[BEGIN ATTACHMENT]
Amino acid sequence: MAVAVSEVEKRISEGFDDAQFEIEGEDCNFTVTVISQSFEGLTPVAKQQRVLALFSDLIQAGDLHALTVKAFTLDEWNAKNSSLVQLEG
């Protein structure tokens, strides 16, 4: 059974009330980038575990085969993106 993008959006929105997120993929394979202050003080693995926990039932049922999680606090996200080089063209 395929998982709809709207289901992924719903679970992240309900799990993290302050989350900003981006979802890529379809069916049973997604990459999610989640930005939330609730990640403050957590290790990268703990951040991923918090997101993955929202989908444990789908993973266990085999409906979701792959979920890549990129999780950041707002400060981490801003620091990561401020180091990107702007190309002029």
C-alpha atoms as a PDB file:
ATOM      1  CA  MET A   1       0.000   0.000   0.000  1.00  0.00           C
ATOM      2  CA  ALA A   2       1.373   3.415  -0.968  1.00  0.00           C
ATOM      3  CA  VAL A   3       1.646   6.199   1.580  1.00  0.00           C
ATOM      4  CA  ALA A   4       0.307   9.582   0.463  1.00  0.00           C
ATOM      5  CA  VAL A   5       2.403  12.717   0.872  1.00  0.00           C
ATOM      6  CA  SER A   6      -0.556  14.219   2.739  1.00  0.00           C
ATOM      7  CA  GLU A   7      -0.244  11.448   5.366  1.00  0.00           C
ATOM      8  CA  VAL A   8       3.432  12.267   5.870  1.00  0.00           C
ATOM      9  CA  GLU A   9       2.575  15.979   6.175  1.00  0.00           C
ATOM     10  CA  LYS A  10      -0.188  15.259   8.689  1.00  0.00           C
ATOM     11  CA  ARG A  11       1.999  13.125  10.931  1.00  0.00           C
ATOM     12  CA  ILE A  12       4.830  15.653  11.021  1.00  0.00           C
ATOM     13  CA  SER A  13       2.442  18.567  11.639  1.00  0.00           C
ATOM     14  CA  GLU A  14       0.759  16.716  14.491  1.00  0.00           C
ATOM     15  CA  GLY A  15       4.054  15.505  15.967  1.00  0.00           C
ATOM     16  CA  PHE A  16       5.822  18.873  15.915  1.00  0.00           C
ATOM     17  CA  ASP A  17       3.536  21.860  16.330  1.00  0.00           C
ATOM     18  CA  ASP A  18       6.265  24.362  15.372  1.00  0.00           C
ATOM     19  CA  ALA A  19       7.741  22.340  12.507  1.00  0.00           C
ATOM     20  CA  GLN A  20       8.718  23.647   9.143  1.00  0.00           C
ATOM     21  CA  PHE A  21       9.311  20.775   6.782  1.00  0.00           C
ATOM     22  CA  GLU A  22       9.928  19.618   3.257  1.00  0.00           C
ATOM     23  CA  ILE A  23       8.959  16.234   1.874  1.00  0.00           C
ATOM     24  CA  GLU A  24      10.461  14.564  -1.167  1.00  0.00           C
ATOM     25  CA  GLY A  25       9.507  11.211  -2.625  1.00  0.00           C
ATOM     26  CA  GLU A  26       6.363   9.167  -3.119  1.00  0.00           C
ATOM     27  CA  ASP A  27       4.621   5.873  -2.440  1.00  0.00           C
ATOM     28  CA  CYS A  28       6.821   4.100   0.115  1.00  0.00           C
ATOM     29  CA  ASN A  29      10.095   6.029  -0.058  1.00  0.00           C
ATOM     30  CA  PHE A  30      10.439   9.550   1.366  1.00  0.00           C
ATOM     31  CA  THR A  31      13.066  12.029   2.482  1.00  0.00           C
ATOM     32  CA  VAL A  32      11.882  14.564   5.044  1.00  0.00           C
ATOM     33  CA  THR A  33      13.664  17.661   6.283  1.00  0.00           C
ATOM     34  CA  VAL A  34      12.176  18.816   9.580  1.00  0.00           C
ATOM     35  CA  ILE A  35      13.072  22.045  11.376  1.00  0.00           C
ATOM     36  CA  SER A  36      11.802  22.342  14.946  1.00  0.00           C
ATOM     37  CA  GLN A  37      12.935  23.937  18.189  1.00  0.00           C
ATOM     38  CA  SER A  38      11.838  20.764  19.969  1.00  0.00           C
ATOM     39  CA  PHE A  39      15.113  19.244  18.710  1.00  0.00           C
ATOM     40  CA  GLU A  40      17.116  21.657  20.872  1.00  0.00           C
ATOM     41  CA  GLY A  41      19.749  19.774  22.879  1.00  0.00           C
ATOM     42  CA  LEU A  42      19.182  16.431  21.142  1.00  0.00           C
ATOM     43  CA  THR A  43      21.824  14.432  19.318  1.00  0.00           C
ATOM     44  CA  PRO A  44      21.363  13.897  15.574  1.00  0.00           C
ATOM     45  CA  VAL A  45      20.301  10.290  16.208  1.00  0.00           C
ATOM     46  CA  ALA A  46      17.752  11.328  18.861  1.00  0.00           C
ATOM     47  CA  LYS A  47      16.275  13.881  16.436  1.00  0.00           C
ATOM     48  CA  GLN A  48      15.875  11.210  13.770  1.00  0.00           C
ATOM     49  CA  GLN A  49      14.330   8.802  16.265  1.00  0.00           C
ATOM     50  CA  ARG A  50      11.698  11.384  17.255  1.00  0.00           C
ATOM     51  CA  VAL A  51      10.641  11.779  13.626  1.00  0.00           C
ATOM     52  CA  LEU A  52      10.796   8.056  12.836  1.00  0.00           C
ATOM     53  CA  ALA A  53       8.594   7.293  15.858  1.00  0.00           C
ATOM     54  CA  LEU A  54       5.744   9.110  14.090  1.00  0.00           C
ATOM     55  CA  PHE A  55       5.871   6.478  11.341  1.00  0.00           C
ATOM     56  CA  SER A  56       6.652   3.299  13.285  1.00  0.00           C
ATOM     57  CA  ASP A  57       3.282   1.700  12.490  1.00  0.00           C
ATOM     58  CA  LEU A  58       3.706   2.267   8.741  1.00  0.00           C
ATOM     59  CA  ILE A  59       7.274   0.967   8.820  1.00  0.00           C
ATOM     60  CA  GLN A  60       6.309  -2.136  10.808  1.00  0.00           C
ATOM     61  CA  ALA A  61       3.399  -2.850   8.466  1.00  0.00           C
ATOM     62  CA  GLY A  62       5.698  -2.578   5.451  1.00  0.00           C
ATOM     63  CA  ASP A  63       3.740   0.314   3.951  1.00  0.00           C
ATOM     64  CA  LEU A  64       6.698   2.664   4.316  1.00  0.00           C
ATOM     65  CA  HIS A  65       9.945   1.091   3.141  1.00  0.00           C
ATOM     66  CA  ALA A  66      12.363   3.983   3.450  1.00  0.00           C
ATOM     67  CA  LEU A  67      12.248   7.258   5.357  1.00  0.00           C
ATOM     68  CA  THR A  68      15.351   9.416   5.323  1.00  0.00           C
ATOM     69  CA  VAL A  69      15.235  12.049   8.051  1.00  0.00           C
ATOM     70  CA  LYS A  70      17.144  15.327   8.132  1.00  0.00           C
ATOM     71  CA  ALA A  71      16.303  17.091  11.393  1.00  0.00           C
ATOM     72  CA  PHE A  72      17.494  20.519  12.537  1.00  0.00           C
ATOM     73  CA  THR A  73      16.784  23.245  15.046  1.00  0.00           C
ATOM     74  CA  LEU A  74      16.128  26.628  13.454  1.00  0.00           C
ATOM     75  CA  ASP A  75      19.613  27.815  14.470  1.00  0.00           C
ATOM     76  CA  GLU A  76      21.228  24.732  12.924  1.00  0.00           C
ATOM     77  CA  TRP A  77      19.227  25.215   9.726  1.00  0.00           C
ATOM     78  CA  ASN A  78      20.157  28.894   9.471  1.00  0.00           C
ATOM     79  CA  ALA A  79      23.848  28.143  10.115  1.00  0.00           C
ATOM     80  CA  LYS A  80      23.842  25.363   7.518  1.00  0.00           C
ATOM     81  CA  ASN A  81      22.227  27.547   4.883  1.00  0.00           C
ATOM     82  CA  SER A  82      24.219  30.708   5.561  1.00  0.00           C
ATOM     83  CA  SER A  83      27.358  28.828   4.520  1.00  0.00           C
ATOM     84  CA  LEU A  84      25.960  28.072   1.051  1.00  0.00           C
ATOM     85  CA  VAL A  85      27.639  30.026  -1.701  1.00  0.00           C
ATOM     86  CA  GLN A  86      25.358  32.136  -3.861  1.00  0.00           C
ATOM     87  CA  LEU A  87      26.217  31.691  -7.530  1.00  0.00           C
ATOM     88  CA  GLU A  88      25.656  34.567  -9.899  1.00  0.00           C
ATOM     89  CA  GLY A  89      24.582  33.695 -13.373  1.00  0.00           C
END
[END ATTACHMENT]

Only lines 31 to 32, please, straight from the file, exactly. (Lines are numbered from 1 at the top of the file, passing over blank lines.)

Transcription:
ATOM     28  CA  CYS A  28       6.821   4.100   0.115  1.00  0.00           C
ATOM     29  CA  ASN A  29      10.095   6.029  -0.058  1.00  0.00           C